To encrypt or not to encrypt - is not the question

Ben CreetA blog post from Ben Creet, Issues Manager at InternetNZ
26 June

This week the Five Eyes (US, UK, Canada, Australian and New Zealand signals intelligence agencies) are meeting and according to public statements they will be discussing UK and Australian proposals to "do something" about encryption (following statements from the British Prime Minister and Australian Attorney-General).

Encryption technologies exist to provide privacy and security for people and businesses all over the world. Many people and organisations are using encryption as it's a vital piece of technology that brings with it a number of security benefits. It provides increased privacy and security for people, no matter what their intentions or goals are.

Encryption debates are playing out across the world. Some organisations realise the privacy and security benefits encryption technologies allow – while others stating encryption is a tool allowing bad people to do bad things.

This is a conversation that we are really interested in and we think New Zealand needs to have it now in order to make decisions and keep New Zealanders safe both online and in general.

So we have written two papers about encryption – one explaining what it is, how it is used for good, how it is used for bad – and the other setting out what we think New Zealand needs to do in order to front foot this issue in a constructive way, rather than getting caught up in some of the international hysteria and silliness.

Encryption can't be "solved," you cannot "do something" about maths. However, law enforcement and national security agencies have legitimate fears and concerns, especially in a world which holds them to a standard of "never again." We want this entrenchment at either ends of the encryption debate to stop. Encryption isn't evil and it's not responsible for the actions of men. Technologists also need to climb down from the hill entitled "government is my adversary" and stop waving placards stating "you can pry my crypto from my cold dead hands."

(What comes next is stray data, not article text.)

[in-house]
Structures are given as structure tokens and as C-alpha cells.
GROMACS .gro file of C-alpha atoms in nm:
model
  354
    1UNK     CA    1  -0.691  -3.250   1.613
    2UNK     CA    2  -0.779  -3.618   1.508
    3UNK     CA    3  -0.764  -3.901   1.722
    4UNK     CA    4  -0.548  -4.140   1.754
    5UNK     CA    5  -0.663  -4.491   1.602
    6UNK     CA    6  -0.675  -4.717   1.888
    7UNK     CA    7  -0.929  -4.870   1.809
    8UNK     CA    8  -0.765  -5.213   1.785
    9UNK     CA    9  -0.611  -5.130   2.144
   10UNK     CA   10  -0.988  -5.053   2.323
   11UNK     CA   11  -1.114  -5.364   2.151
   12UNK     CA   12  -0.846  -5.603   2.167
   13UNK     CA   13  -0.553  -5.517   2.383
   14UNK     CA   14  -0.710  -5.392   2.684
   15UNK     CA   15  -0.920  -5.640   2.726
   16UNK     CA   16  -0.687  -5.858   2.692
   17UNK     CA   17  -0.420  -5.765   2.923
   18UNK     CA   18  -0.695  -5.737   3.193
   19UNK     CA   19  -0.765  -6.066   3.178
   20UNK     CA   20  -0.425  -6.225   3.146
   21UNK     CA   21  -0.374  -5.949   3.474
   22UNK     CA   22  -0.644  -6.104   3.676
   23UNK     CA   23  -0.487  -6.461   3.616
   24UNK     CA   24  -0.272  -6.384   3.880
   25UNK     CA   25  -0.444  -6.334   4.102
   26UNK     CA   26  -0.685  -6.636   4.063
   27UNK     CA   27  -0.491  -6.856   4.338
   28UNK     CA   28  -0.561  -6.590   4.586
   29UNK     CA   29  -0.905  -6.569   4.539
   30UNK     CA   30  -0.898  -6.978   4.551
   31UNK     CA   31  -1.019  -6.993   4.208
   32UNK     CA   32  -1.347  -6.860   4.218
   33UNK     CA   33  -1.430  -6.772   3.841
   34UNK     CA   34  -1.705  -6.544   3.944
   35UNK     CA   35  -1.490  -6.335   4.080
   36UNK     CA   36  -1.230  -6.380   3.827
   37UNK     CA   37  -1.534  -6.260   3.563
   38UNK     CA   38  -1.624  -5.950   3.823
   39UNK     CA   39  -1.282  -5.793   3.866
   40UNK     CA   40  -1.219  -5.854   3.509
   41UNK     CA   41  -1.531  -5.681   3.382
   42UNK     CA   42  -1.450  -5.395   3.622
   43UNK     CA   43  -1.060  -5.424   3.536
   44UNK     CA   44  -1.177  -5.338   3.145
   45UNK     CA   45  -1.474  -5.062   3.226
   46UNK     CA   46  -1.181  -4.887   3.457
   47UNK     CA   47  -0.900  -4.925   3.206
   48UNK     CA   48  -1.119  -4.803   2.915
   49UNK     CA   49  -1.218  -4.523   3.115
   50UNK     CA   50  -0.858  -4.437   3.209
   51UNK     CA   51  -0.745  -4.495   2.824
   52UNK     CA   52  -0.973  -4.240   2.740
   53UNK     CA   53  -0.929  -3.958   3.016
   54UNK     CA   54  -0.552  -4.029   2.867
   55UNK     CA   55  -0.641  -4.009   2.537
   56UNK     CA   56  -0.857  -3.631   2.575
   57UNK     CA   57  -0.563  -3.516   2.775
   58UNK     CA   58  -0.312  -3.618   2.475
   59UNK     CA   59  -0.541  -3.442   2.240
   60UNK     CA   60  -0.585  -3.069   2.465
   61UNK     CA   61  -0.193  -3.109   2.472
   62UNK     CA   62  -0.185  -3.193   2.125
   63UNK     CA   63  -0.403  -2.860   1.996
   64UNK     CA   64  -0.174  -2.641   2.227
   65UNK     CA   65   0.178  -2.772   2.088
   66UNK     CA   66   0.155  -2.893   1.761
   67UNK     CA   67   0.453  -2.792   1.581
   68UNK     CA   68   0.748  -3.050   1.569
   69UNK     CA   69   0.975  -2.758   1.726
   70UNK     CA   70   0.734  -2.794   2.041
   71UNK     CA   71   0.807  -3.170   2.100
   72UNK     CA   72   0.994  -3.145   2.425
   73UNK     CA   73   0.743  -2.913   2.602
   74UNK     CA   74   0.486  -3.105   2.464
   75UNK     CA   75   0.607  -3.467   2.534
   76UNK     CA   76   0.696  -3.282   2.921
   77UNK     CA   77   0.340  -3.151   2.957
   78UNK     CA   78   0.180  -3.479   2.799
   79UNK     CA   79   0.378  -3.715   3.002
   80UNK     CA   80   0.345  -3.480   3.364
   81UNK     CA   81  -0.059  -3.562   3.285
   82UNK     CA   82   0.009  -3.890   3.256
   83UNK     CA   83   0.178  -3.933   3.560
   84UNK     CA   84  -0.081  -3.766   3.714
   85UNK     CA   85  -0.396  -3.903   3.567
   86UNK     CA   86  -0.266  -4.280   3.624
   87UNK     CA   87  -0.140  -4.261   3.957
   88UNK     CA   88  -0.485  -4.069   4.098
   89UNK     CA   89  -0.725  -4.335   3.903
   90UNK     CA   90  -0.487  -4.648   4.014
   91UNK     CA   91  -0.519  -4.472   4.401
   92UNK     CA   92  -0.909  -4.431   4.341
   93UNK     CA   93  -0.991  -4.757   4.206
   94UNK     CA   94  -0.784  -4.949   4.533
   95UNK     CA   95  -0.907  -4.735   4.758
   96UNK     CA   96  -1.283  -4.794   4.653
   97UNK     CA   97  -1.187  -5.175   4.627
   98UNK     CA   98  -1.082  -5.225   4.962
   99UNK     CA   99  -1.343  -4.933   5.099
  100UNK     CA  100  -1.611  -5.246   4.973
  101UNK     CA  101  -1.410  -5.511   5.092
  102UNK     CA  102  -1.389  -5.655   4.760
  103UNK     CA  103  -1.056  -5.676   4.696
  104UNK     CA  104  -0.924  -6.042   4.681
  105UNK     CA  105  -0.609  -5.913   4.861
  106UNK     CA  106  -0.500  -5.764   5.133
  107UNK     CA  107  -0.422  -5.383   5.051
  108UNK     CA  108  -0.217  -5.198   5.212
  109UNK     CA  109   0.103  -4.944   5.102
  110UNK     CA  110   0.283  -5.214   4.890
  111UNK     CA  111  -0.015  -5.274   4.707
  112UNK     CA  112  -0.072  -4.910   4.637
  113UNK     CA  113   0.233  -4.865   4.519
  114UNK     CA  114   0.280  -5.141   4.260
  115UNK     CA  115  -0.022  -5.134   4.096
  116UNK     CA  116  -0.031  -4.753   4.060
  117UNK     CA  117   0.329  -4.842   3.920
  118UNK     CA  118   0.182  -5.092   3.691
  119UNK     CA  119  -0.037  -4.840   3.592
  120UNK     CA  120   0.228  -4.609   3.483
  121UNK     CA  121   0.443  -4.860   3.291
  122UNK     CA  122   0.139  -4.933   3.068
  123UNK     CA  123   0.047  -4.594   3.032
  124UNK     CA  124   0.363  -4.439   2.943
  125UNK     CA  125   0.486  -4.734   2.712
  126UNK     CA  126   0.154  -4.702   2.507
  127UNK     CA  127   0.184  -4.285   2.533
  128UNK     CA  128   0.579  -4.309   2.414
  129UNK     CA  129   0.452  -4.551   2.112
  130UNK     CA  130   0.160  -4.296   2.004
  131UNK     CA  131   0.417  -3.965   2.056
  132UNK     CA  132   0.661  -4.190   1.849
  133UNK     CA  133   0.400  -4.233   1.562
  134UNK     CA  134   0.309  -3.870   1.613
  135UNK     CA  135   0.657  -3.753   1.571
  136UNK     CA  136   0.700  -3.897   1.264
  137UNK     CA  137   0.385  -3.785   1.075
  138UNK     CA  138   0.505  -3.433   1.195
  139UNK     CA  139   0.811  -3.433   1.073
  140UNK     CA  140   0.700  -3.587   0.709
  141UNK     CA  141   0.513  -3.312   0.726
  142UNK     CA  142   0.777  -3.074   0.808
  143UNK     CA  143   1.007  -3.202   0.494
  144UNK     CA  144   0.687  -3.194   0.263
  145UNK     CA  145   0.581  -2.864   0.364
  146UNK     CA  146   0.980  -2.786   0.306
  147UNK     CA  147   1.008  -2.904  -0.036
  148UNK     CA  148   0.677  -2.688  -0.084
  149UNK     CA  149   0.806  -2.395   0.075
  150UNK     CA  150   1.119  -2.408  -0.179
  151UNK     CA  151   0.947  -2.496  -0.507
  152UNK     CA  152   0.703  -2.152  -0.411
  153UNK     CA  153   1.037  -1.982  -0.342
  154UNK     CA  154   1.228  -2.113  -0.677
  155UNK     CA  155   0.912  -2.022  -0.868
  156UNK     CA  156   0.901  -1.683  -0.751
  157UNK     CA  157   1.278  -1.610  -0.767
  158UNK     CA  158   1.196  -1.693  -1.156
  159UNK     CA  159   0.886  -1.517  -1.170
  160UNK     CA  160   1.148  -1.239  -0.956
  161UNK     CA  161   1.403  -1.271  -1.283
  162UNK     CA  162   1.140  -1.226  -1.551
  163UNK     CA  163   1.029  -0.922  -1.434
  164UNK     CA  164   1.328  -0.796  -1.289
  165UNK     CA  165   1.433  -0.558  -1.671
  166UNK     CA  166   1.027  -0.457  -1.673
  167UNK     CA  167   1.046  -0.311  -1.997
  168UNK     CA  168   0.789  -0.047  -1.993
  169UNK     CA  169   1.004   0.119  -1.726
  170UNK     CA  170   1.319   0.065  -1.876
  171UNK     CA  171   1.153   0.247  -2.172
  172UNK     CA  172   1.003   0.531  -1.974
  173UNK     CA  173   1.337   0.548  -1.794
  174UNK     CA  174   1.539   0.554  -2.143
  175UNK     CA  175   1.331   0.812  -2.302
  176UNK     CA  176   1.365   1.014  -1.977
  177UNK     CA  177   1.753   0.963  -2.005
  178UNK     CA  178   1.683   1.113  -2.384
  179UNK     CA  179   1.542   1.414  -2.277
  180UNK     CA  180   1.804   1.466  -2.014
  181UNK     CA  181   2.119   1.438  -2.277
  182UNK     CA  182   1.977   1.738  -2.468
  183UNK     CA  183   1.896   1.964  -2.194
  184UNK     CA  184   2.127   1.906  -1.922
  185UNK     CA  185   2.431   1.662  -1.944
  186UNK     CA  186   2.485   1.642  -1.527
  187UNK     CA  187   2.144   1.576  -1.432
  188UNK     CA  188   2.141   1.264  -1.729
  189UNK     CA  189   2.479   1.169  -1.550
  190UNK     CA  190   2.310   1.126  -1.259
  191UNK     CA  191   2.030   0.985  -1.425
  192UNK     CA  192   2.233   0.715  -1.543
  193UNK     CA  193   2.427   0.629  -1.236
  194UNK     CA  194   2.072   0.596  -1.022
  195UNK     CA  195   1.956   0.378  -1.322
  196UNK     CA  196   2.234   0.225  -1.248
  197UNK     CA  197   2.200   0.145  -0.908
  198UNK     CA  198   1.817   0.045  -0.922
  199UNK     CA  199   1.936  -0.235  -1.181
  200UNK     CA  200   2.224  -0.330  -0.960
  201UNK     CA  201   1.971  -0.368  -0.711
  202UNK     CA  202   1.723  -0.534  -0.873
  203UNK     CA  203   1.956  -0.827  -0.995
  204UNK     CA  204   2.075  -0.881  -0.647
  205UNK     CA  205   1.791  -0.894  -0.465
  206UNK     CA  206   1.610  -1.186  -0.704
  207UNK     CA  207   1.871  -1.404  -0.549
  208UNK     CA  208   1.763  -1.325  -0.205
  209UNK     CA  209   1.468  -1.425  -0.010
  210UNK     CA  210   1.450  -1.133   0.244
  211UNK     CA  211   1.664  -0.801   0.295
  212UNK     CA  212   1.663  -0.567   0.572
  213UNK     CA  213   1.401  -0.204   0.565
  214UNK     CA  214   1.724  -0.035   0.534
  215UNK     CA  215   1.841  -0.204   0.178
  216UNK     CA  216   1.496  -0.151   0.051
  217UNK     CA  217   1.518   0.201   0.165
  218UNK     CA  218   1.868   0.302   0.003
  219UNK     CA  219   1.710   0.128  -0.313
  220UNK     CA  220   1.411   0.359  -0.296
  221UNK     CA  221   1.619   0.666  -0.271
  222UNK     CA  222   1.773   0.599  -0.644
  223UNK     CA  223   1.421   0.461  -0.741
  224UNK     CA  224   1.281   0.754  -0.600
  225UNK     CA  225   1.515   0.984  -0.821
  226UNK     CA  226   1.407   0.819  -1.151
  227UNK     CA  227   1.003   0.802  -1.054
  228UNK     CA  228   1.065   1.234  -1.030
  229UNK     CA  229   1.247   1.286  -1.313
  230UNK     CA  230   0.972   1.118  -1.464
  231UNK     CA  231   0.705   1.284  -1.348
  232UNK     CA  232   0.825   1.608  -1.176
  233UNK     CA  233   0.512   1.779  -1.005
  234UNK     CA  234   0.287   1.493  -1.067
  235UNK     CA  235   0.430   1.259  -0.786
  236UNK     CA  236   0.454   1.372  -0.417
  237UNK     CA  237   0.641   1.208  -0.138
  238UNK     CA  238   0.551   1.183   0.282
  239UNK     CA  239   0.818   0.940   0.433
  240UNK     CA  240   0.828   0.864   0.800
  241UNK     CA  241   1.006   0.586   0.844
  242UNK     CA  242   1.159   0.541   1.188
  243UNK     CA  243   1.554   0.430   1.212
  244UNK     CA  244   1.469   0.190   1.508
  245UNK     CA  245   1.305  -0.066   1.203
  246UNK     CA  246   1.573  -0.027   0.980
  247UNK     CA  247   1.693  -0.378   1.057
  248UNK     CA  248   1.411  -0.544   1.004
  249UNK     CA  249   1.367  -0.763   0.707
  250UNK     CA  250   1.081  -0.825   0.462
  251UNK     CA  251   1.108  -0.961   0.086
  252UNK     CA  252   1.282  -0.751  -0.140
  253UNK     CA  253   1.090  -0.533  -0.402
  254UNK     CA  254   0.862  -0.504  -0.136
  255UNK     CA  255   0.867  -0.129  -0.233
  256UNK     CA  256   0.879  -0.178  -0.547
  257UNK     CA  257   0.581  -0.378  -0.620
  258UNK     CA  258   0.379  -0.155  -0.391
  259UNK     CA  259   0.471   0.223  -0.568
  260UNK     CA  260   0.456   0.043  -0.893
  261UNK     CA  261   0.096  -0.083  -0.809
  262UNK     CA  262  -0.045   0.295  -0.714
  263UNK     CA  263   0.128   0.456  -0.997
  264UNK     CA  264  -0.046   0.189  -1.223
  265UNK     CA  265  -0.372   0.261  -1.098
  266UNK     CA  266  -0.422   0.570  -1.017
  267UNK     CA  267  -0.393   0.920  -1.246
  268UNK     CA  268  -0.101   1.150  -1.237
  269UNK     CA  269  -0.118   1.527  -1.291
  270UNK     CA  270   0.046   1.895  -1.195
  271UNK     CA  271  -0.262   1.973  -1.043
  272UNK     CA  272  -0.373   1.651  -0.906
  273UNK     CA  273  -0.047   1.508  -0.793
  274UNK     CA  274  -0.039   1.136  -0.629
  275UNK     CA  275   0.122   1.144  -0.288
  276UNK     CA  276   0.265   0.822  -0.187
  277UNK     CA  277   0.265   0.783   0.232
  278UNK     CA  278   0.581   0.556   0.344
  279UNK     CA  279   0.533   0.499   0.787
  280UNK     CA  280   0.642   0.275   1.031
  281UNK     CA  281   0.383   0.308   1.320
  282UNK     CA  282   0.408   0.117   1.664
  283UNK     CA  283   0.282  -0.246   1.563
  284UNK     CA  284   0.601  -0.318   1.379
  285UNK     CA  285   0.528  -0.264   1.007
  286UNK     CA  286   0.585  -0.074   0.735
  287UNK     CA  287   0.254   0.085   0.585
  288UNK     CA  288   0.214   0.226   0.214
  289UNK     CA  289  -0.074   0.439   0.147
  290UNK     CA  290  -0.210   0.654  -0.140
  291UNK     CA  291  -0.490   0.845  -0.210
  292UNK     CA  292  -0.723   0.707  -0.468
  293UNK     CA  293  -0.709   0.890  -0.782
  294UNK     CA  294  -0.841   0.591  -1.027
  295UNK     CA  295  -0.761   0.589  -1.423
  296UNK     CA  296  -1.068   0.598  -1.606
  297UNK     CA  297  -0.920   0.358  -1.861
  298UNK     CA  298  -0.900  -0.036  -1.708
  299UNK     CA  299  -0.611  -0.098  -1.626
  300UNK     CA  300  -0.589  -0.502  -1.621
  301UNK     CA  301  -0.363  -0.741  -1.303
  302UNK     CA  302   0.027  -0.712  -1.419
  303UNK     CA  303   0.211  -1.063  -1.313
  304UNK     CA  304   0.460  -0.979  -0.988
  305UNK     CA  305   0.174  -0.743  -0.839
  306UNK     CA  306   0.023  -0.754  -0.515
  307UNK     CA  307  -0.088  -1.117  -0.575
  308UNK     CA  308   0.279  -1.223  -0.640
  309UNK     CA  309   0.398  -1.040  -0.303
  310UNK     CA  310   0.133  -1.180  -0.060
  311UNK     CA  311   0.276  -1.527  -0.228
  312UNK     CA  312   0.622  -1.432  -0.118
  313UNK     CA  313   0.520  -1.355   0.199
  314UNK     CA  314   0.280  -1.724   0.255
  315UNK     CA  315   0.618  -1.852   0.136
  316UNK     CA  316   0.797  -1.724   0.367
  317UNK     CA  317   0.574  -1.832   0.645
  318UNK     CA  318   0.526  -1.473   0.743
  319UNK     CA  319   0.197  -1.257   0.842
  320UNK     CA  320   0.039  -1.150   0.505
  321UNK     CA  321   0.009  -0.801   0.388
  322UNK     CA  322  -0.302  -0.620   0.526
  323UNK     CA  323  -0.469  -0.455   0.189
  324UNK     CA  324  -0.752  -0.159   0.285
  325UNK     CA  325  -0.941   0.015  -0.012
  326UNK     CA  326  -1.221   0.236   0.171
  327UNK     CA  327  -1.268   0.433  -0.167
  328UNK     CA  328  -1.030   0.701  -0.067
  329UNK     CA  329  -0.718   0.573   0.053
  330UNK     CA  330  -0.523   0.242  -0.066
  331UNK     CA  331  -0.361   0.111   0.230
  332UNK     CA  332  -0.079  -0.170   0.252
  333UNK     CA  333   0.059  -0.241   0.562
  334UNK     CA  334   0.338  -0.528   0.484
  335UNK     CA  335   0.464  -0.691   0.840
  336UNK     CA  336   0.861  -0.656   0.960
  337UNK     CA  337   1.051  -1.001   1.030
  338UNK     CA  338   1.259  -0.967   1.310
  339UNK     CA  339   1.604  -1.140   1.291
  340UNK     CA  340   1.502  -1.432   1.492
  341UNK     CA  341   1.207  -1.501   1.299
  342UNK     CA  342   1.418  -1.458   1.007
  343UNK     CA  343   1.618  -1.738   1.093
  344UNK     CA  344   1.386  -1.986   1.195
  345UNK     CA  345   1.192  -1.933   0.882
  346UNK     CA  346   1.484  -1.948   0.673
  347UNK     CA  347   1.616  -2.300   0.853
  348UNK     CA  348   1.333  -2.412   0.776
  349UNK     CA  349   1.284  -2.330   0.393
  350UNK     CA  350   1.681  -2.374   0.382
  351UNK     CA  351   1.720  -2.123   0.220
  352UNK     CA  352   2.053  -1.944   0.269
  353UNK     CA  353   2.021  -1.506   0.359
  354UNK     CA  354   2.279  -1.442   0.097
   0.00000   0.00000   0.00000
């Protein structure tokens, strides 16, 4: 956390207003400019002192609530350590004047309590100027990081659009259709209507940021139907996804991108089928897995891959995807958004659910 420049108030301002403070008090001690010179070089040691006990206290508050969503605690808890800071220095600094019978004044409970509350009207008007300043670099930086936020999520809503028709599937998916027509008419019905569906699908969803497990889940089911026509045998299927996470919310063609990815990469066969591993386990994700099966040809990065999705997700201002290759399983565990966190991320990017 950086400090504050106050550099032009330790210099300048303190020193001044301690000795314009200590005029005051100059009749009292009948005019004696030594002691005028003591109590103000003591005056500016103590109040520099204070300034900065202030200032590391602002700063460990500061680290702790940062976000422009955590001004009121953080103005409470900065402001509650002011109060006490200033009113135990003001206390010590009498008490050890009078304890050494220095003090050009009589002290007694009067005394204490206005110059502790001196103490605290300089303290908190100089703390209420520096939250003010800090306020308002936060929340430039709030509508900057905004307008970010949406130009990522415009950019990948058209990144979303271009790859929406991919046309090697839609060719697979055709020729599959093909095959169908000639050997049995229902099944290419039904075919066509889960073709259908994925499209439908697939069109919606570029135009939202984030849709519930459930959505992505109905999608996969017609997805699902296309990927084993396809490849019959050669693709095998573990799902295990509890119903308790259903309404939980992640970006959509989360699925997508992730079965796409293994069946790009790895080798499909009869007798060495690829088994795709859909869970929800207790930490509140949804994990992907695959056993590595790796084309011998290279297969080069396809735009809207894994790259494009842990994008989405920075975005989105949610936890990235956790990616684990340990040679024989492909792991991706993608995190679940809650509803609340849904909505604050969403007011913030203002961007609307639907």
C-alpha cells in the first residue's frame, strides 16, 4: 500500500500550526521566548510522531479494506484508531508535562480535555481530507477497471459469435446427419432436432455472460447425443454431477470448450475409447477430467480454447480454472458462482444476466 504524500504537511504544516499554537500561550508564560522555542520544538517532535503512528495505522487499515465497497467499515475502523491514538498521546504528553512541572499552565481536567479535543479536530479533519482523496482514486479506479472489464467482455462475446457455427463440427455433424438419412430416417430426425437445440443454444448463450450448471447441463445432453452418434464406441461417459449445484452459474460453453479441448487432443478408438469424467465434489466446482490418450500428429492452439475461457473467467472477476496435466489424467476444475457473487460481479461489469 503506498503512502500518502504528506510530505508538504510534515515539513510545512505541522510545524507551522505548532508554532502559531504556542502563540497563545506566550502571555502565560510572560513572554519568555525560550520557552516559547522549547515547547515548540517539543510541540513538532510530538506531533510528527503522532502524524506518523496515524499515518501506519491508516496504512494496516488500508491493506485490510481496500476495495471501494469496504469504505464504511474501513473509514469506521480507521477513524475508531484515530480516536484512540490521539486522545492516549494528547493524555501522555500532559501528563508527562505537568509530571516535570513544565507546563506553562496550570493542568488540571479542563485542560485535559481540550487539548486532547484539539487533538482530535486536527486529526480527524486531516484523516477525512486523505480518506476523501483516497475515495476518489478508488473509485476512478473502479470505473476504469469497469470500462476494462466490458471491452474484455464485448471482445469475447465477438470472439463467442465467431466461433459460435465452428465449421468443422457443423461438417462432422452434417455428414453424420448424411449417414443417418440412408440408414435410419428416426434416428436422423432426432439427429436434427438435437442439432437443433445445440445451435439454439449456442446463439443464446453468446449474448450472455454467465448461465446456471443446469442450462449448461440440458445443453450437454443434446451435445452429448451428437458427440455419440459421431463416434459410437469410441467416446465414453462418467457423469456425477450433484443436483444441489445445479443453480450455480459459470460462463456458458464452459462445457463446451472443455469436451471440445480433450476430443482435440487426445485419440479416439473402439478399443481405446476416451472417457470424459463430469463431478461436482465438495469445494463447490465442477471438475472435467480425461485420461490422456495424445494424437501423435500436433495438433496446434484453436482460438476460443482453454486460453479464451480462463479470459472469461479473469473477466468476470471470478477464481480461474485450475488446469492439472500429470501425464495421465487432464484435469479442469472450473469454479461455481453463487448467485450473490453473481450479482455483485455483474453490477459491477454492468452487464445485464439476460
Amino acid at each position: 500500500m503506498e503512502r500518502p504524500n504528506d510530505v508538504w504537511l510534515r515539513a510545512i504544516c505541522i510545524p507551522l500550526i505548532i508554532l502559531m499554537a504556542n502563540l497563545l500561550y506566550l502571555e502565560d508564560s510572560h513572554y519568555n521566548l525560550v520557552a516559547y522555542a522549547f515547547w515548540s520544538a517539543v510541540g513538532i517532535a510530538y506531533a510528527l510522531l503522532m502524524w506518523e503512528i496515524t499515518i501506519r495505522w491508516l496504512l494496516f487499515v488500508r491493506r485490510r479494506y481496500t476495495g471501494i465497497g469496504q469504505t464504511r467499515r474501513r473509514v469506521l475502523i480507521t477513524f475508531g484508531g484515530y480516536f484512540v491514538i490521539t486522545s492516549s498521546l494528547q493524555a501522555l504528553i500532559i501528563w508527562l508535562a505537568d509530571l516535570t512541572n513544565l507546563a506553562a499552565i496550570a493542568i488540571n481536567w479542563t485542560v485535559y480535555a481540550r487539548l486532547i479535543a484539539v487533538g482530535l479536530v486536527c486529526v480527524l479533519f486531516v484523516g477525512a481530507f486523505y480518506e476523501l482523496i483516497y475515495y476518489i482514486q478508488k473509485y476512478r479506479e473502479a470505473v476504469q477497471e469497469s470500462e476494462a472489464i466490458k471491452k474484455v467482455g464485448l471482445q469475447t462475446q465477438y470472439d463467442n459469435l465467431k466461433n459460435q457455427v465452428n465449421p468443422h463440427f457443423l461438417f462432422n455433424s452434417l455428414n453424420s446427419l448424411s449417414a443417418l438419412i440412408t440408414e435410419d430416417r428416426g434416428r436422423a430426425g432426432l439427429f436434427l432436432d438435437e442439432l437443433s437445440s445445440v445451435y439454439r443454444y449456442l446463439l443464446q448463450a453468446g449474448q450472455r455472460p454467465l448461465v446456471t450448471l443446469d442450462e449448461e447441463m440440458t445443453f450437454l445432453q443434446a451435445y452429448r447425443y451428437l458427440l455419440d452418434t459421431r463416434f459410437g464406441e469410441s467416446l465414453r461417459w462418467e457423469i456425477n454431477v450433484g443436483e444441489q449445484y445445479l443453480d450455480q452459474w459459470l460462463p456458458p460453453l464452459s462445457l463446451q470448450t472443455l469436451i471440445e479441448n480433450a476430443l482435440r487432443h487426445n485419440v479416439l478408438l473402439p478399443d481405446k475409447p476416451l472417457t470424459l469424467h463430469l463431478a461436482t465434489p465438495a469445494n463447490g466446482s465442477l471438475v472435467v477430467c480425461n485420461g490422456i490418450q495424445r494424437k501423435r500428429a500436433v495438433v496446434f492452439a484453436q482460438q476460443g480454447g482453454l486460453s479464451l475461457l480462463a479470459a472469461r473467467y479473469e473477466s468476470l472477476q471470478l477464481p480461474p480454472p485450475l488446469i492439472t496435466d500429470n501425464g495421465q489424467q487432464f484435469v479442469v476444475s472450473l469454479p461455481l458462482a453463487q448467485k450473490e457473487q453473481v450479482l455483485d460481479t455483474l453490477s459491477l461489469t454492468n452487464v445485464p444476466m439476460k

This adversarial shouting match gets us nowhere as a society. We do not accept that solving challenges relating to encryption is a zero-sum endeavour, with one side gaining what the other side loses. Heck, I'm not truly convinced there are sides at all. We think there are options for increasing New Zealanders' security online and also addressing the concerns of law enforcement and national security agencies. We can, and should, all be trying to work together to realise the benefits of the Internet, protect its potential and keep our society safe.

We think the questions that need answers are:

  • Are Internet or information security benefits created by encryption seen as more valuable than the smaller number of national security risks that can be complicated by encryption? (Our opinion is yes.)
  • Can these risks be addressed through other means in order to realise the security benefits and wider economic and social benefits of encryption?

We think conversations need to happen in New Zealand to start gathering information and answering questions like these ones. To get this discussion kickstarted, we have written two papers about encryption.

  1. The first explaining what encryption is, how it is used across the Internet, how it is used for good and how it is used for bad.
  2. The second sets out what we think New Zealand needs to do in order to front foot this issue and not get left behind.

If you have any feedback about these documents, please let us know by emailing me (Ben Creet, Issues Manager) at